Oklahoma Politics
2:43 pm
Sat April 26, 2014

A Week Of Discord Among Oklahoma's Legislative Branches

Oklahoma's State Capitol

Long-running tension among Oklahoma's three branches of government reached a boiling point last week after a court decision in two death row cases.

Gov. Mary Fallin accused the state's Supreme Court of overstepping its bounds and some Republican lawmakers were so upset by the court's ruling that they called for the impeachment of justices.

The high court temporarily delayed the pending execution of two death row inmates, then later dropped the stays.

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Author Interviews
12:49 pm
Sat April 26, 2014

Justice Stevens: Six Little Ways To Change The Constitution

In a new book, former Supreme Court Justice John Paul Stevens says we should rewrite the Second Amendment, abolish the death penalty and restrict political campaign spending.
J. Scott Applewhite AP

Originally published on Sat April 26, 2014 10:30 am

Just a few words can hold a world of meaning. John Paul Stevens, the retired Supreme Court justice, has written a short new book in which he proposes a few words here and there that would create some sweeping changes.

The book, Six Amendments: How and Why We Should Change the Constitution, details the half-dozen ways Stevens thinks the Constitution could be improved, changes that he says are worth the trouble of the arduous amendment process.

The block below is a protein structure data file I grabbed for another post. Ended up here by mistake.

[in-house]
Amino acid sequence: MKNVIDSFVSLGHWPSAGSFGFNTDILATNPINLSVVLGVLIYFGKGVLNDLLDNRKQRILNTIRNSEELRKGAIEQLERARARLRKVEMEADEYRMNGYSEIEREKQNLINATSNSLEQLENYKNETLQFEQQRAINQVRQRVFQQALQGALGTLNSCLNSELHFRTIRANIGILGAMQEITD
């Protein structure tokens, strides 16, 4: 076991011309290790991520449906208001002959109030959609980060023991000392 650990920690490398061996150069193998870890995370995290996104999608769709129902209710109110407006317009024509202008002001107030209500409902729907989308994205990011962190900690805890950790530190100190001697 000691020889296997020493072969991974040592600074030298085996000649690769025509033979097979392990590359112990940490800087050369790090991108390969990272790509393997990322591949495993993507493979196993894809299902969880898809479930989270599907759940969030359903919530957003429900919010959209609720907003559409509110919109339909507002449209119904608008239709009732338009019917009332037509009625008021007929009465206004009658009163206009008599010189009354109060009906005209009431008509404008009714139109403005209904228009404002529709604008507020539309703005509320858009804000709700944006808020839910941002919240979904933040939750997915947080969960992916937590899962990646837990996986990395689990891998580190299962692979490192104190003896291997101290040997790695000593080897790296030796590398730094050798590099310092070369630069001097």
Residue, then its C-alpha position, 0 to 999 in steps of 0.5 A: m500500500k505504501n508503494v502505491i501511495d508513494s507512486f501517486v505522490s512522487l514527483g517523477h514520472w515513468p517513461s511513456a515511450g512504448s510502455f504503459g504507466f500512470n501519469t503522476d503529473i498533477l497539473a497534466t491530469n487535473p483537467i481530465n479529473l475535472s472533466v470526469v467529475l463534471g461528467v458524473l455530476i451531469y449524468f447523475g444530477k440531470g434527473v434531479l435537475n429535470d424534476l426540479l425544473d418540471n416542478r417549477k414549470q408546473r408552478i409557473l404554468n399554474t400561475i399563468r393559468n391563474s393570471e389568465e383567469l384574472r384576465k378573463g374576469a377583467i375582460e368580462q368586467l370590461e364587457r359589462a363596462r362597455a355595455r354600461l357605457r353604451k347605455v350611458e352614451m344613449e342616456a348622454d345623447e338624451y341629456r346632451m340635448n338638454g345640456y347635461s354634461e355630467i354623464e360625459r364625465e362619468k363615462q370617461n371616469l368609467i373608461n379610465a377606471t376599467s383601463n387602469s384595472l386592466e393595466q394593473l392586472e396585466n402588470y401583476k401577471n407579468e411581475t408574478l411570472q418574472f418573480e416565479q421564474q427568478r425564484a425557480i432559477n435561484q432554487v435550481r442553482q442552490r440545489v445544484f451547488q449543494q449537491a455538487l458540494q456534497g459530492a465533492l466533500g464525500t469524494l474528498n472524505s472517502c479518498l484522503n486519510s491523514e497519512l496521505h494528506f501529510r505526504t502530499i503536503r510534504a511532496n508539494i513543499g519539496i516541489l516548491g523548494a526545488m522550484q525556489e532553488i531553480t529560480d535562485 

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The Two-Way
7:37 am
Sat April 26, 2014

Ukraine: International Observers Arrested, More Sanctions Approved

Masked pro-Russian activists guard a barricade outside the regional state building seized by separatists in the eastern Ukrainian city of Donetsk Saturday. Pro-Russian forces holding a group of international observers have accused them of being "NATO spies."
Alexander Khudoteply AFP/Getty Images

Originally published on Sat April 26, 2014 10:58 am

The leaders of the world's largest economies are poised to punish Russia over its role in Ukraine's crisis with a new round of sanctions the Group of Seven approved Friday. The same day, a team of European monitors was arrested in eastern Ukraine by pro-Russian separatists.

The G7 leaders say the sanctions are a response to Moscow's lack of action on pledges made during recent talks in Geneva that were meant to calm the tense situation in Ukraine.

From Brussels, Teri Schultz reports for NPR's Newscast unit:

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Indian Times
10:45 pm
Fri April 25, 2014

Summer Programs Available For Native Students Interested In Medicine

Credit Susan Shannon

In 1971 a group of fourteen American Indian and Alaska Native doctors formed the Association of American Indian Physicians, or AAIP, with the primary goal of improving the health of native communities by, among other things, giving support to native doctors in training. Today, the group has taken this mission further by encouraging future medical students.

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Restrictions on sale of e-cigarettes
6:14 pm
Fri April 25, 2014

Fallin Signs Over Two Dozen Bills Into Law

Credit Michael Dorausch / Flickr.com

Gov. Mary Fallin has vetoed two bills and signed more than two dozen others, including one that prohibits the sale of electronic cigarettes or vapor products to minors.

Fallin's office announced the signings Friday afternoon.